Monday, October 19, 2009

Fancy Macaroni and Cheese

This is neither macaroni and cheese nor is it "fancy", however, that is what my husband called it, so there you have it. It will now forever be referred to as Fancy Macaroni and Cheese.

This is a recipe off the Food Network. It's from Everyday Italian with Giada De Laurentiis. I can remember watching the episode when she made this. It had to have been three or four years ago. Honestly though, I doubt that lady eats any of this because she's so darn skinny! And judging by the ingredients in this, you would have to have some meat on your bones.

Just looking at the picture makes me wonder how anyone can stay skinny while eating this?
However, I should point out that there are ways of making it lighter should you feel the need. Don't use as much butter as it calls for, use lean ham instead of the proscuitto, use fat-free or 1% milk rather than the whole milk. You catch my drift. Plus, you can always eat a smaller serving (surrrrre, try that, I dare you.) if you don't want to feel guilty.

This recipe's base is a bechamel sauce, which is generally a roux with a little cheese added. If you don't know what a roux is, it's butter and flour with some milk to make a white sauce. I recently made another macaroni and cheese recipe using a roux. It's not a hard task to accomplish. Knowing how to make a roux will give you the baseline to make pretty much any mac and cheese you want. The cheese is a fontina, which is delicious! It isn't your typical cheddar which many macaroni and cheese dishes use. See? Look at all these concepts that prove that this is not macaroni and cheese! Plus, it uses rigatoni pasta and not elbows.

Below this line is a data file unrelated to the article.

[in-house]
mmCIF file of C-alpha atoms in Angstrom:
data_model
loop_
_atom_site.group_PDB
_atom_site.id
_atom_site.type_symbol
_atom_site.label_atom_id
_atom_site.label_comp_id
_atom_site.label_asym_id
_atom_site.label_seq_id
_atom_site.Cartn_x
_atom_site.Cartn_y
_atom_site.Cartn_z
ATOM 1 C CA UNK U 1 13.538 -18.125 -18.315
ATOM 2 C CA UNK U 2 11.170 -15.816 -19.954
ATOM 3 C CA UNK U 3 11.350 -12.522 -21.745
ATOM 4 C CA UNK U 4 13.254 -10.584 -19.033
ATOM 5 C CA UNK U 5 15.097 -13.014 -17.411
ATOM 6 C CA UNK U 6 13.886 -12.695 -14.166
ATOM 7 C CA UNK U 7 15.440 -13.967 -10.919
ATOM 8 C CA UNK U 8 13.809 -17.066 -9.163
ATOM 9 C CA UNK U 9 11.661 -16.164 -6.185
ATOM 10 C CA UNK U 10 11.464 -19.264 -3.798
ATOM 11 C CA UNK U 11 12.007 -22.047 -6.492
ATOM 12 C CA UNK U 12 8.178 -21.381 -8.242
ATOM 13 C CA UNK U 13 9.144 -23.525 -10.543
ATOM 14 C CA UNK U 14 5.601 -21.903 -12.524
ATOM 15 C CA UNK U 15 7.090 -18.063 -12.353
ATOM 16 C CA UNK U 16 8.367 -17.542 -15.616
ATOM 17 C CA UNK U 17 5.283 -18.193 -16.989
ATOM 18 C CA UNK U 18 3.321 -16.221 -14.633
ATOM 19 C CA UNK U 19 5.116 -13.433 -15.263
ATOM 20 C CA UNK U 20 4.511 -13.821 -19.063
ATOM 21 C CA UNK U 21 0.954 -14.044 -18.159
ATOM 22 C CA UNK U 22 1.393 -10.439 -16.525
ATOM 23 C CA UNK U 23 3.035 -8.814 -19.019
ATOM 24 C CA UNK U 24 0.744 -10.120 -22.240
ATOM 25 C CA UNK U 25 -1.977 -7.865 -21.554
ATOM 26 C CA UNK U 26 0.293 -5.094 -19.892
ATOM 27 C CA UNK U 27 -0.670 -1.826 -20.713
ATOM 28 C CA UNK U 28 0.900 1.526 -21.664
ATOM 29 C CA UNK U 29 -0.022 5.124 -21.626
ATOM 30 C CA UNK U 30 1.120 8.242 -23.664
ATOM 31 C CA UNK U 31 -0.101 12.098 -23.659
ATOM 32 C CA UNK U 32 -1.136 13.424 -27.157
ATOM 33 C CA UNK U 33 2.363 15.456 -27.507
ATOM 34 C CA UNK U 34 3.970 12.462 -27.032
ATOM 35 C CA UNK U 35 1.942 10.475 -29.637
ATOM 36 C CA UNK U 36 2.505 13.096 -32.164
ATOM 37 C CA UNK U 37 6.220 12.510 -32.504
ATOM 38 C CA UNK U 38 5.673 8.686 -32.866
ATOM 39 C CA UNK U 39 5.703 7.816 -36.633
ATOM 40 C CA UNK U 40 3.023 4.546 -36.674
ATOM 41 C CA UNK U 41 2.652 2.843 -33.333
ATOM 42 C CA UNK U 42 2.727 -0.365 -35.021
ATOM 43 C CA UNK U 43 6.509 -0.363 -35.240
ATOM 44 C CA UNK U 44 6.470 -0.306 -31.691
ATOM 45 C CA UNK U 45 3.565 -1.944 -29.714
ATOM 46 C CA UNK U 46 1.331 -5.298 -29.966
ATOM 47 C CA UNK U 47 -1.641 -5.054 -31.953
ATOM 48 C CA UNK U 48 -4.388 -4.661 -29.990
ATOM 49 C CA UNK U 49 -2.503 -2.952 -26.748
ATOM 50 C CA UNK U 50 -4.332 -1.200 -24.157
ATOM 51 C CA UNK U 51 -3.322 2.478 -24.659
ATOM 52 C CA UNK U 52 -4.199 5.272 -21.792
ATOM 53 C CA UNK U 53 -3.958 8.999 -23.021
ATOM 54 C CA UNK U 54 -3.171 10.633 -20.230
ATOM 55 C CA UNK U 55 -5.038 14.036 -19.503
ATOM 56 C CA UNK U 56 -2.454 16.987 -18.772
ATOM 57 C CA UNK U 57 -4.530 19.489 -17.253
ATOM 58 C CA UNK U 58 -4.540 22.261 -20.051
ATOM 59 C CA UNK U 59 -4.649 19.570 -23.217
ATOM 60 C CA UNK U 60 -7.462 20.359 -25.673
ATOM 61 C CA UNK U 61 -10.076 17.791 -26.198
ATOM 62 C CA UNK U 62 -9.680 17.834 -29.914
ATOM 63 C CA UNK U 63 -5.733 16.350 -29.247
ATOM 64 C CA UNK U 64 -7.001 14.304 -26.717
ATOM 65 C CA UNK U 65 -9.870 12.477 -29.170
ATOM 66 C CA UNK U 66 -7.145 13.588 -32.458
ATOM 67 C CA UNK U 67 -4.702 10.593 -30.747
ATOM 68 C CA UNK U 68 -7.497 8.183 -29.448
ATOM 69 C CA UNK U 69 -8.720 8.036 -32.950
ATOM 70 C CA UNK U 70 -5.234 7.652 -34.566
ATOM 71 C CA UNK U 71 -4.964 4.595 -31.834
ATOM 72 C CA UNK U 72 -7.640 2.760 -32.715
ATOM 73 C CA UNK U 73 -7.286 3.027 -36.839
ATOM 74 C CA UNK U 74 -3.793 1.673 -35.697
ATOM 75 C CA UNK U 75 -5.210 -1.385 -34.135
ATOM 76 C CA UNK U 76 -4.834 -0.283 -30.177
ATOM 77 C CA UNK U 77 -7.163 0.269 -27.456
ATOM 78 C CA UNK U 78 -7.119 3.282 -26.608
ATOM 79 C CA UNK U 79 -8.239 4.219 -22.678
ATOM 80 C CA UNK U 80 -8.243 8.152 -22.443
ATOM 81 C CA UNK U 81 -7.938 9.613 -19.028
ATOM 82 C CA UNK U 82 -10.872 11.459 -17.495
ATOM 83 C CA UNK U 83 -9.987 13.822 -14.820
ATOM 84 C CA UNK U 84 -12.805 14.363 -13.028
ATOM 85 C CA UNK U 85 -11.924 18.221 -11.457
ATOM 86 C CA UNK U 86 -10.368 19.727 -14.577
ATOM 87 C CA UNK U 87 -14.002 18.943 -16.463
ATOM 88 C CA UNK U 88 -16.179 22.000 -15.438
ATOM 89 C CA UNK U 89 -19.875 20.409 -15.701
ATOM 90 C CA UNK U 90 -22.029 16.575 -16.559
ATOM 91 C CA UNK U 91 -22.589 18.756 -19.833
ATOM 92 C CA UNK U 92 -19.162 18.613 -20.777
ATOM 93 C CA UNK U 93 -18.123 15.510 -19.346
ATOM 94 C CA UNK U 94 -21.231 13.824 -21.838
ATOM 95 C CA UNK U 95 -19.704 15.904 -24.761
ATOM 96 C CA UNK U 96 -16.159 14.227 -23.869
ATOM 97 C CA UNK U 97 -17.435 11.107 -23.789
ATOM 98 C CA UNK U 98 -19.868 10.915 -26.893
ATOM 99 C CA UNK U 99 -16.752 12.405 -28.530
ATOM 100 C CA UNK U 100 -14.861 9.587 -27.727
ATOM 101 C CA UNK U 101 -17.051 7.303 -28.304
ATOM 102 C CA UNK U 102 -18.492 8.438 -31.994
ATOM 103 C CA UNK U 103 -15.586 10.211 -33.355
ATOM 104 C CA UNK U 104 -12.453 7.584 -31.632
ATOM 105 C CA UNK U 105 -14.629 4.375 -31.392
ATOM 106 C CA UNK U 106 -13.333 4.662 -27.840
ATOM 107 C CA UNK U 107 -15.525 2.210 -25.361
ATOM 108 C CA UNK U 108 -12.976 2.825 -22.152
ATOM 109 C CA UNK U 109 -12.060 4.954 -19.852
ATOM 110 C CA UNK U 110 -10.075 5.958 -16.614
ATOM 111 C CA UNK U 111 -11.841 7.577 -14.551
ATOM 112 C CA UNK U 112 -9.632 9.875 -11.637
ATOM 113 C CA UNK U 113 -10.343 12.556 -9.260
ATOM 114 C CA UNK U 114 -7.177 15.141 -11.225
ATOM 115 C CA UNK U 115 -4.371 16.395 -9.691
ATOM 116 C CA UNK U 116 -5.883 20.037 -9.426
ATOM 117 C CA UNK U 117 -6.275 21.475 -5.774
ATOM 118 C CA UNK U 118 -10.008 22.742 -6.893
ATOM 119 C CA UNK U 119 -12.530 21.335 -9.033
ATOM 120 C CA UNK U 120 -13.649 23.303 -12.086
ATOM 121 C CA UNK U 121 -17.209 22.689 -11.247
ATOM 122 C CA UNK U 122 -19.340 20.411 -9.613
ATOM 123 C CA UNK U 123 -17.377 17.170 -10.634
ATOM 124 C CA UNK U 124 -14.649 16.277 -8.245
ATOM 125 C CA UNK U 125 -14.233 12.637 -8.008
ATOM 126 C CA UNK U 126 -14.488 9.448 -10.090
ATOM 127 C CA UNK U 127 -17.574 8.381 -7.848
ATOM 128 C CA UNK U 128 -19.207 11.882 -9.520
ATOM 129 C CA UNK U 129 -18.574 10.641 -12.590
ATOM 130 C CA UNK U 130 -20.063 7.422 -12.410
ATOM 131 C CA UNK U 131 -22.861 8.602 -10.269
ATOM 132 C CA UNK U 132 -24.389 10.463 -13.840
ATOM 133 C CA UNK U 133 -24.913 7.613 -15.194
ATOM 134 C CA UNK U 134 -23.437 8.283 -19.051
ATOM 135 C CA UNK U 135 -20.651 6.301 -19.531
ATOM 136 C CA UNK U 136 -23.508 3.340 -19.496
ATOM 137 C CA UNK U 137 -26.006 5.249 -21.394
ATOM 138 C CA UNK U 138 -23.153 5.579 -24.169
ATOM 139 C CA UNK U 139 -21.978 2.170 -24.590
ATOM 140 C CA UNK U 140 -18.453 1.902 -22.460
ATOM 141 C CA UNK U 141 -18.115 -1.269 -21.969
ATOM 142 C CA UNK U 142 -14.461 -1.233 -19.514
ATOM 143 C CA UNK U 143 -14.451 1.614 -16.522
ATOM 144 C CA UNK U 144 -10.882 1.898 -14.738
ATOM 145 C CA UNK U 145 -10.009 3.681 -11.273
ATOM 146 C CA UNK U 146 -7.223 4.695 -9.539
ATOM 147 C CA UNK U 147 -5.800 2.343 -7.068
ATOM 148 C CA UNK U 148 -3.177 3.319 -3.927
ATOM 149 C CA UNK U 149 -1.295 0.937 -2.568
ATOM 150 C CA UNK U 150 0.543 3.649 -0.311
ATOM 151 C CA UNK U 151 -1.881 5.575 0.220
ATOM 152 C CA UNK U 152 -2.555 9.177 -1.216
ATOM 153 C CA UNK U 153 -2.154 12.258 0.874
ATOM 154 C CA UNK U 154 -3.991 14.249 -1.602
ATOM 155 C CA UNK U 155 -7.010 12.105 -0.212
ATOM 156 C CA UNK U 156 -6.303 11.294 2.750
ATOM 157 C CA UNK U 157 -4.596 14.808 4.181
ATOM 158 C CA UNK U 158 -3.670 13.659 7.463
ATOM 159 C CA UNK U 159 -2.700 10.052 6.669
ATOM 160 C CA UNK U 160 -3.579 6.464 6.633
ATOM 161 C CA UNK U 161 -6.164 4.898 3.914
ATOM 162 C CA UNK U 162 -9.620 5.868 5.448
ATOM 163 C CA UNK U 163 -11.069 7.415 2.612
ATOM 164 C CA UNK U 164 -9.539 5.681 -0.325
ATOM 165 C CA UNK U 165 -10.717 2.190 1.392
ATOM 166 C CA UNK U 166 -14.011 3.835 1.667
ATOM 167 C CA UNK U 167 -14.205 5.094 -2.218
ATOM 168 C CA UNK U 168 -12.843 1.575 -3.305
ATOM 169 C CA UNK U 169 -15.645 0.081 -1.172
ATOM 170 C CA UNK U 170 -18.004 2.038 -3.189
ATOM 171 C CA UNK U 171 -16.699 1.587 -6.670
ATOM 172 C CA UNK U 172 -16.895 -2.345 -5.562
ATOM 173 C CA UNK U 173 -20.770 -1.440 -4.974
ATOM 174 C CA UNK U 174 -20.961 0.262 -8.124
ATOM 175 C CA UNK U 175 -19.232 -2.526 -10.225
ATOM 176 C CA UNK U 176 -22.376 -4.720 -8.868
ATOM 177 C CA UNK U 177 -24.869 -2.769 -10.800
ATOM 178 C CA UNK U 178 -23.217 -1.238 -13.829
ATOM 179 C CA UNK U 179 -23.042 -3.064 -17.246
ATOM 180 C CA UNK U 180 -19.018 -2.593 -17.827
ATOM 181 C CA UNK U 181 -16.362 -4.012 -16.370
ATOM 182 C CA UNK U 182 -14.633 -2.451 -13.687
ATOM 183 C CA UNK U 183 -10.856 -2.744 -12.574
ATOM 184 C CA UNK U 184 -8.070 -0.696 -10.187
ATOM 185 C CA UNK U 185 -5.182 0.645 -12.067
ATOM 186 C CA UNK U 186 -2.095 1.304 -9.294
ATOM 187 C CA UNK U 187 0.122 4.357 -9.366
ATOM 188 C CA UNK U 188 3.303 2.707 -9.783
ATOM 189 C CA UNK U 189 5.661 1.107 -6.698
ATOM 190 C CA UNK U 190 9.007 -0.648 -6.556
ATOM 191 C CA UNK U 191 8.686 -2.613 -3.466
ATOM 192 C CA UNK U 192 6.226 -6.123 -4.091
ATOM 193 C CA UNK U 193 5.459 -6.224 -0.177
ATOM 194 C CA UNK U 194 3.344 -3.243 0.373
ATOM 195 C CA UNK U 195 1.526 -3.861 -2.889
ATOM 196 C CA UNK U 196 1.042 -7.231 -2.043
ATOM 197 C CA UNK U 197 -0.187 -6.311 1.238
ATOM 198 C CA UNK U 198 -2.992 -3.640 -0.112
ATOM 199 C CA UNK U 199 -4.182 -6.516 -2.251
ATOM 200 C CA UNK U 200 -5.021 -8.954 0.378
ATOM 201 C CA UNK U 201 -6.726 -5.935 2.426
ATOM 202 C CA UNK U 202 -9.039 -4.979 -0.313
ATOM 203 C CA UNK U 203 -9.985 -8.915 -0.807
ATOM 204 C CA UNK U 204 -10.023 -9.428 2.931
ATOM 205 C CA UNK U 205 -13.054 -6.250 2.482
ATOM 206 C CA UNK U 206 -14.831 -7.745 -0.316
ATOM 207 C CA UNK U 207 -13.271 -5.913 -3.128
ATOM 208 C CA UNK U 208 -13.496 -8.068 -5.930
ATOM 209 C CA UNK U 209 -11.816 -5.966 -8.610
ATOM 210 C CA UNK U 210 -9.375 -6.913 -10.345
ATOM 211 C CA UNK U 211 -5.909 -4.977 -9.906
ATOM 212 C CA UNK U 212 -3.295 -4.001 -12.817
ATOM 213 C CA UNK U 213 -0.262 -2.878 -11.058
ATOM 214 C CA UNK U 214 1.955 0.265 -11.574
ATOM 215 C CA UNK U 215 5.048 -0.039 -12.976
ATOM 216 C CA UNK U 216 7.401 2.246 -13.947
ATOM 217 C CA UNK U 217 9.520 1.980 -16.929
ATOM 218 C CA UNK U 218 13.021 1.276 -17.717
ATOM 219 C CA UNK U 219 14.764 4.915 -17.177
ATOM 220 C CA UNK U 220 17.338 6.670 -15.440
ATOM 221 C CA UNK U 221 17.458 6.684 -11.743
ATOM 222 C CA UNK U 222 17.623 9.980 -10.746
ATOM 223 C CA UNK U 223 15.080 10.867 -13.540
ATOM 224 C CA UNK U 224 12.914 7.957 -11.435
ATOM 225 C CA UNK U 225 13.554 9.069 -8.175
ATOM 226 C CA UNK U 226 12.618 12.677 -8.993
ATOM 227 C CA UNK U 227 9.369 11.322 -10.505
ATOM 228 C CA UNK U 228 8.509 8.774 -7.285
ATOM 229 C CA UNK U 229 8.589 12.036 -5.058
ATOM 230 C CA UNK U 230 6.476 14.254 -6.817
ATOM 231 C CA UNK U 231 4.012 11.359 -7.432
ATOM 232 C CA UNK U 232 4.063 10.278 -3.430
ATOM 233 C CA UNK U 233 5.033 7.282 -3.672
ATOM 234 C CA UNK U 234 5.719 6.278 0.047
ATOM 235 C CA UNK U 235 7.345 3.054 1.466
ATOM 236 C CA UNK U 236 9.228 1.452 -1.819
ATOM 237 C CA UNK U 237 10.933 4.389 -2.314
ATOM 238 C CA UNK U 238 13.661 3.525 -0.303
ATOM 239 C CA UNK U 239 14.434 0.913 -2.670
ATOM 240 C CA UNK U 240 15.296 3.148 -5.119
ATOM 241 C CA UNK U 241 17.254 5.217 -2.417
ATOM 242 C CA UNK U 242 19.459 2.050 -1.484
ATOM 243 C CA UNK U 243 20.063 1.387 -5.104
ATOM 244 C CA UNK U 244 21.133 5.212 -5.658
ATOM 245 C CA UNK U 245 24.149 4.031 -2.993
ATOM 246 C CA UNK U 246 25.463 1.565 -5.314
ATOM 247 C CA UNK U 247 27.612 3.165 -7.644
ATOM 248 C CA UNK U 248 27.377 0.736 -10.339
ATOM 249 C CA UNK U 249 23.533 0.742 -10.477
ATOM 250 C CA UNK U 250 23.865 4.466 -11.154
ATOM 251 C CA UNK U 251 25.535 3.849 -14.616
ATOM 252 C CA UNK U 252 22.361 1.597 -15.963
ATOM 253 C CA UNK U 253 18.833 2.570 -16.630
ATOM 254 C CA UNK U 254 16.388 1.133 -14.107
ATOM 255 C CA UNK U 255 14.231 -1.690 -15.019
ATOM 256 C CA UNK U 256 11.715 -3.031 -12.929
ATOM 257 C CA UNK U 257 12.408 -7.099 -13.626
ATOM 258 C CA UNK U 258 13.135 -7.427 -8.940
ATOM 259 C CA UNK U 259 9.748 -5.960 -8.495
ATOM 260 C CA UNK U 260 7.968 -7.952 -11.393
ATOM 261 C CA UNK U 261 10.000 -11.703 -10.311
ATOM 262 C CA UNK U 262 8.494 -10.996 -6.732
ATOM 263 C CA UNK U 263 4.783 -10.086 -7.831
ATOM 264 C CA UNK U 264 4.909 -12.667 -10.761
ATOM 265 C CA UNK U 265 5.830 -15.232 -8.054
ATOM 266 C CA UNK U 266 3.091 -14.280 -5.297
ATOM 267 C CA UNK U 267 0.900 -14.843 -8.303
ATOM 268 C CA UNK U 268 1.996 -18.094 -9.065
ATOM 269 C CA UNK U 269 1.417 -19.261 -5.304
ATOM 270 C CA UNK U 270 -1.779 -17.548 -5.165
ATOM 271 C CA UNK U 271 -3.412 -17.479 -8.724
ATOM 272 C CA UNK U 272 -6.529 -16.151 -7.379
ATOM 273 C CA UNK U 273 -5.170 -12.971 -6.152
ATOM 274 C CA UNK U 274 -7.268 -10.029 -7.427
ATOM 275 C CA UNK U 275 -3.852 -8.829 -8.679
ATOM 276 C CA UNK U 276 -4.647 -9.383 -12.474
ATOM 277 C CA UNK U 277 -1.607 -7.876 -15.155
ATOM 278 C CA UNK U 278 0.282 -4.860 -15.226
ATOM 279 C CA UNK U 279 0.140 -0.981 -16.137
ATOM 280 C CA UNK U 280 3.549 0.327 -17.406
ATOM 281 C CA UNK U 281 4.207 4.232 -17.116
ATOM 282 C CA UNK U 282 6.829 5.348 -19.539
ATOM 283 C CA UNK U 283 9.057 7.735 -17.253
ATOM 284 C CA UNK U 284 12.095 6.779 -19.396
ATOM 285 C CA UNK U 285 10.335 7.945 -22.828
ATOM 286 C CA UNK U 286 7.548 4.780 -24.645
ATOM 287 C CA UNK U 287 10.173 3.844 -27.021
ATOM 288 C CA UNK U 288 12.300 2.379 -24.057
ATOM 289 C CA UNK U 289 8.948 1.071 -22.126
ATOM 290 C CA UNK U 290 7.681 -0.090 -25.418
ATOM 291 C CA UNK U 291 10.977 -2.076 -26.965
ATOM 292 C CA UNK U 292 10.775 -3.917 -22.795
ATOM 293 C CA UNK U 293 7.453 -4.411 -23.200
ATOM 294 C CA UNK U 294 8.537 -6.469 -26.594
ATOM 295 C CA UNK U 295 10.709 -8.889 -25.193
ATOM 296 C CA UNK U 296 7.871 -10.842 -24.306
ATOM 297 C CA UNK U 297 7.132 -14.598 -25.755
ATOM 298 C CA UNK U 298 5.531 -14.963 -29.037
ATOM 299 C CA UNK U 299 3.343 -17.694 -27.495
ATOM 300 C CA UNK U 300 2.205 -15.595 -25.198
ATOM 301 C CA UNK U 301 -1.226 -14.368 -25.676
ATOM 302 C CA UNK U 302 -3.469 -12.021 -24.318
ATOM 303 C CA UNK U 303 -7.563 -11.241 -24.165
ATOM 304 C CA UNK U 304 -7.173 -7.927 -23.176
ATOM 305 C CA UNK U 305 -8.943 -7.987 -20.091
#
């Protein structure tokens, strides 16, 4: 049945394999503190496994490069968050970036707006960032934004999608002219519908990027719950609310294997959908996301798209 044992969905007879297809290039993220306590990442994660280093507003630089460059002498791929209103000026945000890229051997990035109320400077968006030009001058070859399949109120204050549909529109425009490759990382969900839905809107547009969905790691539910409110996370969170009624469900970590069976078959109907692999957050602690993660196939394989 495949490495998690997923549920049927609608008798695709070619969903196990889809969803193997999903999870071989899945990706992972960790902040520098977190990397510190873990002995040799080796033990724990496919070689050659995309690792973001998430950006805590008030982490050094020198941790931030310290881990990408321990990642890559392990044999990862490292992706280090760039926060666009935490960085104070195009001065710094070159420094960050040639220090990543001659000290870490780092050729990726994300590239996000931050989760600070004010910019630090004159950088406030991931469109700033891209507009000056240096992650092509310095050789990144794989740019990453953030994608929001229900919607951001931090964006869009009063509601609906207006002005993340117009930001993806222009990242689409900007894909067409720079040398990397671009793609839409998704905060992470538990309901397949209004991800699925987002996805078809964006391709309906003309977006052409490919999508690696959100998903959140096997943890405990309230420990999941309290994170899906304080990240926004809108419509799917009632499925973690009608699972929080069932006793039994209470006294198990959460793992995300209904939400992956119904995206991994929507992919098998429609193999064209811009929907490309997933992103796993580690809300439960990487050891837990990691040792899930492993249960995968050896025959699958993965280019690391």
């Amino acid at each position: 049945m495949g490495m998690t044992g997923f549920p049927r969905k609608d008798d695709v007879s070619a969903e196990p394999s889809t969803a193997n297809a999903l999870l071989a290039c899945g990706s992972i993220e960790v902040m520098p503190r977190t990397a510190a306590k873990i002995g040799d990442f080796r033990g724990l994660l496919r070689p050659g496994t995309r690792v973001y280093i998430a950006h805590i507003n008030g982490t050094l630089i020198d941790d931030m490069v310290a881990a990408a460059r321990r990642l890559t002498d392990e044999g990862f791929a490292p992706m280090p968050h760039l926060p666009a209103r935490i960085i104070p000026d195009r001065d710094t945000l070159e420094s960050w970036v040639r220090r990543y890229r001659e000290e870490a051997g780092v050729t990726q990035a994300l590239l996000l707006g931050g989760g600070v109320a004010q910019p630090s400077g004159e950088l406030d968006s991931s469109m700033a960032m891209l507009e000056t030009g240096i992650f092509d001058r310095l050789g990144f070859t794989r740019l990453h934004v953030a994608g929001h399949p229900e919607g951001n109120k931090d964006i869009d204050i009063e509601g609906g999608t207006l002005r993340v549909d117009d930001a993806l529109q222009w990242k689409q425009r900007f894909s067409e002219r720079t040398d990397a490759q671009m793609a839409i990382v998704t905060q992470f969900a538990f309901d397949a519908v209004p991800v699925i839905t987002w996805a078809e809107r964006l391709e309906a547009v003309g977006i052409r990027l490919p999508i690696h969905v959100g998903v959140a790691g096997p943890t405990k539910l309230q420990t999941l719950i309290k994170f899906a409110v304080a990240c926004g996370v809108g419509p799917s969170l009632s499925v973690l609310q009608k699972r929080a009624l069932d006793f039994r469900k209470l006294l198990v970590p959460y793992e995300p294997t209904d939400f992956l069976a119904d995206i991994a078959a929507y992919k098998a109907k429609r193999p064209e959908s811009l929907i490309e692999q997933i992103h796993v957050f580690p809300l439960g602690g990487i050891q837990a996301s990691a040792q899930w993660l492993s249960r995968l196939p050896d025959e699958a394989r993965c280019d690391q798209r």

The only downside to making this is having patience to wait for the milk to thicken. Honestly, considering how easy the rest of the recipe is, waiting 10 minutes is no big deal. And hopefully you have an easier time julienne'ing (is that a word?) the prosciutto. Mine looked like a pile o' ham rather than neat strips. It worked out in the end. I just broke it up as it went into the pan.

Enjoy! This is creamy, rich and delicious! It isn't too bad heated up the next day as lunch leftovers either.

Baked Rigatoni with Bechamel Sauce

1 stick (4 ounces) unsalted butter
1/2 cup plus 2 tablespoons flour
1 quart whole milk at room temperature
pinch of nutmeg
sea salt and white pepper
1 cup grated fontina cheese
1/2 pound thinly sliced prosciutto, julienned
1 pound rigatoni
3 tablespoons unsalted butter, diced

1. In a 2-quart saucepan, melt the butter over medium heat. Add the flour and whisk until smooth (about 2 minutes). Always stirring, gradually add the milk and continue to whisk until the sauce is smooth and creamy. Simmer until it is thick enough to coat the back of a spoon (10 minutes). Remove from the heat and stir in nutmeg, 1/2 cup cheese, prosciutto and season with salt and pepper; set aside.

2. In a large pot, boil water, add rigatoni and cook until al dente. Drain. Return pasta to the pot and pour in bechamel sauce. Mix well.

3. Pour into a greased 13x9 inch baking dish. Smooth out top and sprinkle with remaining 1/2 cup fontina. Dot the top with the diced butter and bake at 425 degrees for 25 minutes or until bubbly and golden brown.

I love that my picture looks pretty darn close to the one on the Food Network website. I must have done something right!